Defence launches new ICT, cybersecurity plans

The Department of Defence has launched a new ICT strategy that recognises the criticality of technology for warfighting capability in an increasingly networked world.

It has also used the key planning document stressed the importance of local industry post-COVID to plug vulnerabilities in Australia’s supply chain.

The strategy, released alongside a new cybersecurity strategy on Wednesday, outlines Defence’s organisation-wide vision for “mission capable ICT” amid a changing national security landscape.

The document follows last year’s inaugural data strategy, which saw the creation of a new Data Division to spearhead a plan to take a more sophisticated approach to the collection and use of data.

Image: Department of Defence

With more than $20 billion on the table for Defence ICT over the next decade, the 2022 ICT Strategy seeks to ensure Defence can harness data and use it to deliver “lethal and non-lethal effects”.

“Achieving decision superiority on the battlefield is not just about gathering more information – information must be exploited effectively,” Assistant Minister for Defence Matt Thistlewaite said.

“Building faster and more sophisticated ICT capabilities means Defence can make better decisions by pushing the right information to the right people at the right time.”

Mr Thistlewaite, who made the announcement at the Defence Chief Information Officer Group Industry Engagement Day, said the strategy shifts focus from ICT as a corporate enabler to warfighting.

“Previous editions of the Defence ICT Strategy focused on the function of ICT as a corporate enabler. That approach is a thing of the past,” he said.

“The… strategy recognises that ICT is central to the ADF’s ability to generate warfighting effects on the modern battlefield and puts in place an action plan to achieve these capabilities.

“It will ensure Defence is able to harness the power of data and leverage it, so that our people on the ground have the best information at all times, so that their leaders have the best information to guide decision-making, and so that a connected Australian Defence Force can defend our country and its interests.”

According to the ICT strategy, Defence will increasingly seek to ensure its single information environment (SIE) allows “commanders to delivery joint force effects across warfighting domains” and share intelligence with allies securely.

Investment in “next generation wireless networks and sovereign satellite capabilities” will also ensure Defence can remain “connected to securely communicated, collaborate and co-ordinate where and when it is required”.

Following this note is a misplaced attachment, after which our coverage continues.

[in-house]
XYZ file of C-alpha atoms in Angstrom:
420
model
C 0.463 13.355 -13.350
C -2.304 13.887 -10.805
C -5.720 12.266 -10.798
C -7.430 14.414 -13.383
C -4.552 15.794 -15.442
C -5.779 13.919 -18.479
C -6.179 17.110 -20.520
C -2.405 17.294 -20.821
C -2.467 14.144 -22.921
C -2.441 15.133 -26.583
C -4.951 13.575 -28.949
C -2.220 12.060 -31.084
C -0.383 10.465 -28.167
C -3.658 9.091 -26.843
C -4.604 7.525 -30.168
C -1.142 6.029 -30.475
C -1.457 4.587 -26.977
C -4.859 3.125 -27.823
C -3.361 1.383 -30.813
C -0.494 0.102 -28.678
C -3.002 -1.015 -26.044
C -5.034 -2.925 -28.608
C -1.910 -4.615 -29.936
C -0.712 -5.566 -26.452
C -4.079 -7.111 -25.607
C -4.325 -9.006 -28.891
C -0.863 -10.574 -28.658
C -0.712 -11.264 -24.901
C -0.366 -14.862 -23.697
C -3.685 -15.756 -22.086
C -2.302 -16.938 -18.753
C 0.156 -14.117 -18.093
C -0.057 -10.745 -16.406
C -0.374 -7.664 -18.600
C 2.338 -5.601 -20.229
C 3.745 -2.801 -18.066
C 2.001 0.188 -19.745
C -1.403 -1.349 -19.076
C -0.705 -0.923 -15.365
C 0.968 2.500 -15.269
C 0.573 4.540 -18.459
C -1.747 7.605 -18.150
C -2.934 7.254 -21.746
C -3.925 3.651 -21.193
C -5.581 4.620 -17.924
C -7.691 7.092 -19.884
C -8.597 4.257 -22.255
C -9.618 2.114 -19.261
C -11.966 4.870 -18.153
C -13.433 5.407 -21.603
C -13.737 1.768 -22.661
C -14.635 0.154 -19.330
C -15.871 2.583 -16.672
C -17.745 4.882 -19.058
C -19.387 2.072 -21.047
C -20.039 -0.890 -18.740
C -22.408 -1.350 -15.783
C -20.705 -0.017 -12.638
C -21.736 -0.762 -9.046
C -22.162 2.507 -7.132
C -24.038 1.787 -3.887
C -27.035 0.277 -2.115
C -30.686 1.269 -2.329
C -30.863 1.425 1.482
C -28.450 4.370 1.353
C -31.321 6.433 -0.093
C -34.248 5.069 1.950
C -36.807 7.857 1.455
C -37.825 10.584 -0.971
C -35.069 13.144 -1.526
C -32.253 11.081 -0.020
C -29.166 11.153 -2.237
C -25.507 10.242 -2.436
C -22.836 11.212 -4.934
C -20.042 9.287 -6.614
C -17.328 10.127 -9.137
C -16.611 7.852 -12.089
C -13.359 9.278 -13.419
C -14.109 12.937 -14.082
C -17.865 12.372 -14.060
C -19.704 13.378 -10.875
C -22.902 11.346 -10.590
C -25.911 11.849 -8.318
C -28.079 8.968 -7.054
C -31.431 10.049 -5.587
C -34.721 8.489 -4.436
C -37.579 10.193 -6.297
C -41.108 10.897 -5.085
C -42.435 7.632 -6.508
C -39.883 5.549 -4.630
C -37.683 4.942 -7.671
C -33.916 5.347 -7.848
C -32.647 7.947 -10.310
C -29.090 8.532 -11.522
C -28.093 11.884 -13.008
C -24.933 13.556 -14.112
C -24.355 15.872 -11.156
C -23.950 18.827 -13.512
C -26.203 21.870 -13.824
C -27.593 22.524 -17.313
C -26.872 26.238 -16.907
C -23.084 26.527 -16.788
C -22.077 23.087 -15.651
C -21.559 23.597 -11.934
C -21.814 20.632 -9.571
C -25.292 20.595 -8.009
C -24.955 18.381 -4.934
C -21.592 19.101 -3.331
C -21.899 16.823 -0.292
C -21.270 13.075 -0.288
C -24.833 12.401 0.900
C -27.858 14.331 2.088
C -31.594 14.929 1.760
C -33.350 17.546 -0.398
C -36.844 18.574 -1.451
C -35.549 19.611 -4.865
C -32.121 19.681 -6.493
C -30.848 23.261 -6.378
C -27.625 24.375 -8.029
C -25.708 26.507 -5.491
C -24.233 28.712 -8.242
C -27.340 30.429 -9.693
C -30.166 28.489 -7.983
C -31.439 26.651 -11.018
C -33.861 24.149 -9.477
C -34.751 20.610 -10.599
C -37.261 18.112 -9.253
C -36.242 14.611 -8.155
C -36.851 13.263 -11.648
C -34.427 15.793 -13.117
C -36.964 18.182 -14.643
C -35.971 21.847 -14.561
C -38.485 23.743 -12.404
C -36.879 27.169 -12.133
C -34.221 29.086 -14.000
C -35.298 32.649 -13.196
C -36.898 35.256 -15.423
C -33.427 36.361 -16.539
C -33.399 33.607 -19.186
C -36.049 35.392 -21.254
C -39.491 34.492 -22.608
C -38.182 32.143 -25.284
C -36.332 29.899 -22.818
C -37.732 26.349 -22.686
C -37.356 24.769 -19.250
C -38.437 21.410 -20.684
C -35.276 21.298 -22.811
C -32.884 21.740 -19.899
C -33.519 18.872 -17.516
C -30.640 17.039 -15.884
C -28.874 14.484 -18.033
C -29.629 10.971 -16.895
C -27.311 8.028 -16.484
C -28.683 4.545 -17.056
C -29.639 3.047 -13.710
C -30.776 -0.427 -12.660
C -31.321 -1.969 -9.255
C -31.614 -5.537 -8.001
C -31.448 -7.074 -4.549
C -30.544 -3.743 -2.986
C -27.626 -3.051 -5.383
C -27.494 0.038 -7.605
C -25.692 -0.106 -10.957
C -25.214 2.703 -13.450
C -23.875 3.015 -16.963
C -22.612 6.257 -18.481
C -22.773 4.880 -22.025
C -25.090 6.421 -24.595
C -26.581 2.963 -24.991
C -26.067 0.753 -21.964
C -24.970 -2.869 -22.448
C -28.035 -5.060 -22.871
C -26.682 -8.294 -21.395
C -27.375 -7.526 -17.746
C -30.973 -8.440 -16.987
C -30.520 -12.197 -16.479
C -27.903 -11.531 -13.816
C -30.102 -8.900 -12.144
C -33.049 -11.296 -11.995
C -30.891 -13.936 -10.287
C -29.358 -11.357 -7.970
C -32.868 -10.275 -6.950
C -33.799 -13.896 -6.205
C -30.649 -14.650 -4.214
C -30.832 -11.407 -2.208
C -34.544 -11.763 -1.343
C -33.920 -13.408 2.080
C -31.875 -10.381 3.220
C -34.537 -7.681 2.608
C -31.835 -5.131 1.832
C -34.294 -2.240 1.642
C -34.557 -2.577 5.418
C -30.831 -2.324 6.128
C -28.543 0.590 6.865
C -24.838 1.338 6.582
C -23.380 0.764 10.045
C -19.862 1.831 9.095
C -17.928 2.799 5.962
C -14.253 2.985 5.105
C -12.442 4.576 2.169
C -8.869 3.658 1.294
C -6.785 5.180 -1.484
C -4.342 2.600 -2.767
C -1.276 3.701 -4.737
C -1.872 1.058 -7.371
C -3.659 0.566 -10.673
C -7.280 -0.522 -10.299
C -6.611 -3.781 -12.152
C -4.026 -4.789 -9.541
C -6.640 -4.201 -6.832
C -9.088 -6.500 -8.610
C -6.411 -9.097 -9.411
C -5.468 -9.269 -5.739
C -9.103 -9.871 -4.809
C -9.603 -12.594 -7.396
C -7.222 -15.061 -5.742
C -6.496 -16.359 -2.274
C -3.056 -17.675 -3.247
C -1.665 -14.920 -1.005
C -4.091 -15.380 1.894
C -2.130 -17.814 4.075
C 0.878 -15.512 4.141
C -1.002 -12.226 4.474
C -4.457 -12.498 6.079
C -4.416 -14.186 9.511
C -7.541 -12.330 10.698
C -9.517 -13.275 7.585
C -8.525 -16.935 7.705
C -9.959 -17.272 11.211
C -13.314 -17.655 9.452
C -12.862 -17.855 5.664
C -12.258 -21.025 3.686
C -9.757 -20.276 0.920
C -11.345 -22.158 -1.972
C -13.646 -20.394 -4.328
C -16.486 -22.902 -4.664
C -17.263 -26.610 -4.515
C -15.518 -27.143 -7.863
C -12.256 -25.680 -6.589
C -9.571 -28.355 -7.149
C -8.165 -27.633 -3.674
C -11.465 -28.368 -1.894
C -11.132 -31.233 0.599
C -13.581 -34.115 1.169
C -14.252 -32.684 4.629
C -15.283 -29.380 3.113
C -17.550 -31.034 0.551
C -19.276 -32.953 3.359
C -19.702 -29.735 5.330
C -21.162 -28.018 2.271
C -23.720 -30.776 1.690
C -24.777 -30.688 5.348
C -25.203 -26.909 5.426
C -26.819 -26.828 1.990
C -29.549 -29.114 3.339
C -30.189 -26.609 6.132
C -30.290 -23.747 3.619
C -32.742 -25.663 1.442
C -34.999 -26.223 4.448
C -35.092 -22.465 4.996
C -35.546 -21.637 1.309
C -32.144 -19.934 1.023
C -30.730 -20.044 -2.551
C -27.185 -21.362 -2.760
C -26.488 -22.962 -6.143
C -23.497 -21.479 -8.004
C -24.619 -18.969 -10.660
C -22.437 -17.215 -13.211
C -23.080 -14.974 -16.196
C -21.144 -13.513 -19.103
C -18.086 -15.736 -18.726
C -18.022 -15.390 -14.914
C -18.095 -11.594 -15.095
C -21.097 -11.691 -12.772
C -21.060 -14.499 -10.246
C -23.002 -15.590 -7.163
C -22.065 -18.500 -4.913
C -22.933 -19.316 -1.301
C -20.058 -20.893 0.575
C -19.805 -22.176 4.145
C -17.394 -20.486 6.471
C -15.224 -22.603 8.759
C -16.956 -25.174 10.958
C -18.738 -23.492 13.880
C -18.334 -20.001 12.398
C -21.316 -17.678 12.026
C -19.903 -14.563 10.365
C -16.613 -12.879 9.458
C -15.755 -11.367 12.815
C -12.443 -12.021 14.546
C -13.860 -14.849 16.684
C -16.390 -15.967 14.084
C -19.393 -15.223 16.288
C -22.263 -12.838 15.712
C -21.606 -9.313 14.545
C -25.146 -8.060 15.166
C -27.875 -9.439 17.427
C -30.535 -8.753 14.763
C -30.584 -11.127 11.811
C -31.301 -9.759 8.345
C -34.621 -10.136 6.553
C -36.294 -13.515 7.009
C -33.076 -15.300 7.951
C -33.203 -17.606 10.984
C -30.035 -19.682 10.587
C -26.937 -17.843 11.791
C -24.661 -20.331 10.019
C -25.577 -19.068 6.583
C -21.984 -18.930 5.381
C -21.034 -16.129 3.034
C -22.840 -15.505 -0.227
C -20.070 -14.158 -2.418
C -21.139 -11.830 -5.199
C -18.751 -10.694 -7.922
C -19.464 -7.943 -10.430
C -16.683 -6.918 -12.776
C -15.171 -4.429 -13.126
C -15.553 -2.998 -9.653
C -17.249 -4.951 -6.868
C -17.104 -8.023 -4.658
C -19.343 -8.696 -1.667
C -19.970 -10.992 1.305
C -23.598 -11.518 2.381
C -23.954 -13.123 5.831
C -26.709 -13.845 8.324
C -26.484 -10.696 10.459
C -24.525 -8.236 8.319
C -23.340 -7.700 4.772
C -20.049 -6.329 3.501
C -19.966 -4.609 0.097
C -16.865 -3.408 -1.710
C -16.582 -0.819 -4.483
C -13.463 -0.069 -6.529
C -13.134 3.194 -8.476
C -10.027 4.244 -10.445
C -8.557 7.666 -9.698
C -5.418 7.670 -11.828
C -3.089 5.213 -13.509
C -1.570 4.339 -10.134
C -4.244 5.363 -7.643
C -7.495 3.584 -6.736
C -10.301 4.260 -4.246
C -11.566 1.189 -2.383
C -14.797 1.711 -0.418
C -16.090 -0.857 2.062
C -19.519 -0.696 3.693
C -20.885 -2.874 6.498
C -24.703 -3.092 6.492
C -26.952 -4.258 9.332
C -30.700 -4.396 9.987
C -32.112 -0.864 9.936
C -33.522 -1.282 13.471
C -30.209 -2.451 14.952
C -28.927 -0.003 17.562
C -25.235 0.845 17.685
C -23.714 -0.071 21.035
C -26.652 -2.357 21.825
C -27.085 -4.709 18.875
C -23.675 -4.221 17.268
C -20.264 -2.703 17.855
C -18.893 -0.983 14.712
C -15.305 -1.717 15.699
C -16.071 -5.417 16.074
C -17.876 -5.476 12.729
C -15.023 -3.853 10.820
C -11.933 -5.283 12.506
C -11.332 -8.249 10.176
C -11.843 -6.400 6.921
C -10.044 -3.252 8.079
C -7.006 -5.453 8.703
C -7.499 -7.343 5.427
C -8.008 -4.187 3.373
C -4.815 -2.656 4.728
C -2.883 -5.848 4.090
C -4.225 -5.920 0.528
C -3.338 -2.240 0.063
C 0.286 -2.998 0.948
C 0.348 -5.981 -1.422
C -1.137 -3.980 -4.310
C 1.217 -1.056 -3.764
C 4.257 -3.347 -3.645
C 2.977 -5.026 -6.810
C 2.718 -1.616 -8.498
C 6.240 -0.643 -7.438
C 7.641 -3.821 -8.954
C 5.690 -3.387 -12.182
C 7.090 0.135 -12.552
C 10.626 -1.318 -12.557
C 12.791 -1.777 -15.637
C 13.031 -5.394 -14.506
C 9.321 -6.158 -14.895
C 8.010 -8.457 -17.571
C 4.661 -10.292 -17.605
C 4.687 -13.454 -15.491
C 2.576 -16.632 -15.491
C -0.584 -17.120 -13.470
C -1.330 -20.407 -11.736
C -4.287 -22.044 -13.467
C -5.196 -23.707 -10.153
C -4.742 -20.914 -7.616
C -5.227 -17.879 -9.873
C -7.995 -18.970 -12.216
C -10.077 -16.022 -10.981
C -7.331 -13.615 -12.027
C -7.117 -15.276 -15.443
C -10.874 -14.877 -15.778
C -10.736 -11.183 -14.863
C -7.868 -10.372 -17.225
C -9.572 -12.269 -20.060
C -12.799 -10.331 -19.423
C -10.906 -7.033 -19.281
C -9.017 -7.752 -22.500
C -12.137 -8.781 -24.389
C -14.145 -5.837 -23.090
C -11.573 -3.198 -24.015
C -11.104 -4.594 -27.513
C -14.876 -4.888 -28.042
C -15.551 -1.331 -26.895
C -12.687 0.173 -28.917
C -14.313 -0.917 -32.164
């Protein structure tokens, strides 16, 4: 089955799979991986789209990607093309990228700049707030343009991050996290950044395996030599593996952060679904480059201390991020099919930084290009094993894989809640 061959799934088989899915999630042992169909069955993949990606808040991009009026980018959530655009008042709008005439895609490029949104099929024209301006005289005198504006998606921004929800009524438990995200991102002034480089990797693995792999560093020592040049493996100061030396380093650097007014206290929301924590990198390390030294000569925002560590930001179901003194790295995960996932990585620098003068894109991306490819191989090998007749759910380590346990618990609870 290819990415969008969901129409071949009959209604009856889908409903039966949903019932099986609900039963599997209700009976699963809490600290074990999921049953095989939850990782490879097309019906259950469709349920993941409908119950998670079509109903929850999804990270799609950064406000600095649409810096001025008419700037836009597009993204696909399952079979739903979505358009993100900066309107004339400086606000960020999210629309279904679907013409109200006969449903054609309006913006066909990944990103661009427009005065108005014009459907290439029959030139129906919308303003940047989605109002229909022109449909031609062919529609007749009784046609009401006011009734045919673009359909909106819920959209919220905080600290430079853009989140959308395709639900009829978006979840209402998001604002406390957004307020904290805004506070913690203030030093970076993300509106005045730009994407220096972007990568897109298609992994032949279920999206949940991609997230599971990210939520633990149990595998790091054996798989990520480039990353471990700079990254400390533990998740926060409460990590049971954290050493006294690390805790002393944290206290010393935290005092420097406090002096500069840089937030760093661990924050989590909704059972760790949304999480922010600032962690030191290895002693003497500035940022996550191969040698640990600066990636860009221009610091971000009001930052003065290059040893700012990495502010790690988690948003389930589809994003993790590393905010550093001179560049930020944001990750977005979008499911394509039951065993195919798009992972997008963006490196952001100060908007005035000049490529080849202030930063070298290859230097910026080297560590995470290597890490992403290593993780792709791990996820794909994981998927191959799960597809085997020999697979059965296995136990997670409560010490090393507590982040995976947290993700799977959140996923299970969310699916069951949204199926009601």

Defence is currently progressing a project to replace its existing satellite communications system with the Australian Defence satellite communications system (ADSS), known in military circles as JP9102, and is expected to select a supplier in the coming months.

The consolidation and rationalisation of “multiple disparate systems into standardised and connect military and enterprise capabilities” is also set to continue in a bid to reduce technical debt and improve cyber security across the organisation.

The strategy indicates “contemporary methods of processing and storing… data across all security levels” are on the table, including hybrid cloud services and edge computing. There is no mention of  in-flight work to adopt secret cloud services.

Elsewhere, Defence is hoping to have a “portfolio view of ICT… including transparency of spend”, while supply chain risks witnessed over since the pandemic will see “better collaboration with industry to uplift security resiliency and sovereign capabilities”.

“For Defence to be able to fight and win in the digital age, we need to fully integrate our ICT services and our cyber security – and to achieve that, we need the expertise of industry and academia,” Mr Thistlewaite said.

“Defence is not just a procurer of technology. It is a creator and a maker and a developer of sovereign capability.

“To do what we need, at the speed we need, at the scale we need, Defence needs to build genuine partnerships with organisations, large and small, that have the expertise and skills to innovation.”

The 2022 Cyber Security Strategy, meanwhile, will be used to shape Defence’s cyber security over the decade, with priority areas like cyber security governance, capability management, people and future ready the focus for the next three years.

Under the cyber security governance priority, Defence is planning a refresh its cyber security operating model that will see the creation of a “strengthened and empowered cyber security entity”.

Do you know more? Contact James Riley via Email.

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